Verification Metrics for Simulation & Formal, & Static Sign-Off2019-09-18T20:18:55-07:00

Verification Metrics for Simulation & Formal, & Static Sign-Off

DAC 2019 panel presentation by Prakash Narain of Real Intent (edited transcript)

Presentation Overview

Real Intent president and CEO Prakash Narain of presents on how static verification compares with dynamic verification, and how simulation, formal, and static sign-off each rate in terms of the 3 key verification metrics.

Comparing Static Verification vs. Dynamic Verification

First of all, let’s discuss static vs dynamic verification.

  1. We’re familiar with static methods — they utilize search and analysis techniques to check for design failures under all possible test cases. Examples would be CDC (clock domain crossing), RDC (reset domain crossing), and formal.
  2. On the other hand, dynamic methods compute design behavior dynamically, and then check the computed behavior for failures under user-specified test cases. Examples of dynamic methods would be simulation and emulation.

So, what are some of the characteristics of the various design methodologies?

Static Sign-Off, Formal & Simulation– Overlap & Differences

I want to talk about three methodologies; simulation, static sign-off, and formal.

If you look at formal and simulation, they are both generic applications. That means the user must build error checking. To facilitate the error checking, they can buy VIPs or apps; but it’s the user’s responsibility to build the error checking.

And because these are generic products, the debug is also generic.

Formal and static sign-off are both static methods; however, static sign-off includes complete and customized error checking in the context of the tool; as a result, the debugging is also customized to the application at hand.

Three Key Functional Verification Metrics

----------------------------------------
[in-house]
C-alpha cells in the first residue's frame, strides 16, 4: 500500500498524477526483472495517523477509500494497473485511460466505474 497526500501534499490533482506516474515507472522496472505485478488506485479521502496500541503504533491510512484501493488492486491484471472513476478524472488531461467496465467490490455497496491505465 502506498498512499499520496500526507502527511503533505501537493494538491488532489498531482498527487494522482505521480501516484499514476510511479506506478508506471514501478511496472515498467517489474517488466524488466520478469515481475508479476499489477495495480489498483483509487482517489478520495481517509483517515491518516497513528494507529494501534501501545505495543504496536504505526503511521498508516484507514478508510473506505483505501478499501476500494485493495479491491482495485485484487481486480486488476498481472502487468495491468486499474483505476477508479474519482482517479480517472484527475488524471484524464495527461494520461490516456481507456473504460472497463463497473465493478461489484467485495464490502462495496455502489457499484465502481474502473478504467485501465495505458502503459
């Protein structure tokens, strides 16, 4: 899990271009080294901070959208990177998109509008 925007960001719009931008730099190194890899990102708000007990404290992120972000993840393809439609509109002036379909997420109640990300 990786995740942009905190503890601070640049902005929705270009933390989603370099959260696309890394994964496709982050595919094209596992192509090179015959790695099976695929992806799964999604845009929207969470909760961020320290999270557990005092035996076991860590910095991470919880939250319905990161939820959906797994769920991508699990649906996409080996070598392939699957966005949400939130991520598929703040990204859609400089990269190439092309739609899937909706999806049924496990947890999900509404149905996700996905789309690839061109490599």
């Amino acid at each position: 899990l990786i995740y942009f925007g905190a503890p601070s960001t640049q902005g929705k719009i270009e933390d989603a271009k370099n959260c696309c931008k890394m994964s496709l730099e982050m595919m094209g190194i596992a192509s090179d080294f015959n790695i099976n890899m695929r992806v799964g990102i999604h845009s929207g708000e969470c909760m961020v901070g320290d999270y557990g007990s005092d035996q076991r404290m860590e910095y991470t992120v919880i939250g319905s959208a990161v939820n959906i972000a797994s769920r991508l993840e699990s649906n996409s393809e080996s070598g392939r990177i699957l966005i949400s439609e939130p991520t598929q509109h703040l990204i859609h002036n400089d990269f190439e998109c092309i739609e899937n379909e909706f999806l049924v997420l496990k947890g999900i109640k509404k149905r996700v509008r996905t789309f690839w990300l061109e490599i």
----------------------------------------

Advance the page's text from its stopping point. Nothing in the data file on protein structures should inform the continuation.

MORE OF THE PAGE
Here’s a very simplified model of how we can evaluate the merits of each of these three approaches.

  1. The first metric is that the analysis always finishes, which means that the method completes in a practical time frame.
  2. The metric on the left says that all the violations flagged by the analysis are definitely design failures.
  3. The third metric says that, for the targeted checks, 100% of the failures are found.  This is another way of saying that you can prove the absence of any errors in the design.

These are the three dimensions on which we can evaluate the various methodologies.

The ideal scenario is a verification methodology that rates very high on each of these metrics.

Simulation, Formal & Static Sign-Off Performance Against Verification Metrics

There is no ideal methodology. So, let’s look at the characteristics of the various methodologies.

Simulation

Let’s look at simulation first.

We know that simulation finishes. When you create a test bench, you have some idea of how much time it will take for simulation to run, and that it will finish.

We also know that for simulation the failures that are flagged are definite failures.

However, simulation is the weakest on the third metric; it cannot confirm that 100% of failures have been detected.

The weakness of a methodology is where the engineering effort must be spent to overcome that deficiency.

Formal

Next, let’s look at the characteristics of formal methods.

We know that in formal analysis, if a failure is flagged, it’s a definite failure. At the same time formal analysis is very capable of finding 100% of the failures; that is to say, it is capable of proving correctness.

But it lacks on the third dimension, which is the performance dimension; the formal analysis may not finish in the project timeline.

As a result, all the engineering effort goes into figuring out how to improve the completion rate for the formal analysis. This is the weakest dimension for formal analysis.

Static Sign-Off

If you look at static sign-off, it’s a very different kind of a methodology.

Static sign-off analysis finishes. Static sign-off also finds 100% of the failures that are targeted by the checks.

However, static sign-off does not find definite failures — it finds potential failures, or the so-called “noise”.  The noise level for the static sign-off tools will vary from tool to tool; the accuracy will also vary from product to product.

It makes a trade-off in the third dimension. The idea is that if you can iterate and clean out all potential violations that are reported then you have sign-off.

This is the characterization of the three methodologies.